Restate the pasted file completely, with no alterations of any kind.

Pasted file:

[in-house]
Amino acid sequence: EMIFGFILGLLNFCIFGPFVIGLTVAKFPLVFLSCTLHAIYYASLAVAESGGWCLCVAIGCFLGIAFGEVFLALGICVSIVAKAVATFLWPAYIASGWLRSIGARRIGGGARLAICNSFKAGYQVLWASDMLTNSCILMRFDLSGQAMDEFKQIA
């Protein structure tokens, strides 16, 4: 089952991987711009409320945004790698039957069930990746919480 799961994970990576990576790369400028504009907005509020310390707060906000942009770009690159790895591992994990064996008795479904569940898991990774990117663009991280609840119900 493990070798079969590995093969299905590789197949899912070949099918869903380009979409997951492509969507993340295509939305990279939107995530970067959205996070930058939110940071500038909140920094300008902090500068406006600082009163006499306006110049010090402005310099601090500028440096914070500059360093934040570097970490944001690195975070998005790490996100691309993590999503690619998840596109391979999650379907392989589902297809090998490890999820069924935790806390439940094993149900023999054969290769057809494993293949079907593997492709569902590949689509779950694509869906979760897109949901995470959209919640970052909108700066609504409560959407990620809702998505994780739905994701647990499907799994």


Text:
[in-house]
Amino acid sequence: EMIFGFILGLLNFCIFGPFVIGLTVAKFPLVFLSCTLHAIYYASLAVAESGGWCLCVAIGCFLGIAFGEVFLALGICVSIVAKAVATFLWPAYIASGWLRSIGARRIGGGARLAICNSFKAGYQVLWASDMLTNSCILMRFDLSGQAMDEFKQIA
């Protein structure tokens, strides 16, 4: 089952991987711009409320945004790698039957069930990746919480 799961994970990576990576790369400028504009907005509020310390707060906000942009770009690159790895591992994990064996008795479904569940898991990774990117663009991280609840119900 493990070798079969590995093969299905590789197949899912070949099918869903380009979409997951492509969507993340295509939305990279939107995530970067959205996070930058939110940071500038909140920094300008902090500068406006600082009163006499306006110049010090402005310099601090500028440096914070500059360093934040570097970490944001690195975070998005790490996100691309993590999503690619998840596109391979999650379907392989589902297809090998490890999820069924935790806390439940094993149900023999054969290769057809494993293949079907593997492709569902590949689509779950694509869906979760897109949901995470959209919640970052909108700066609504409560959407990620809702998505994780739905994701647990499907799994």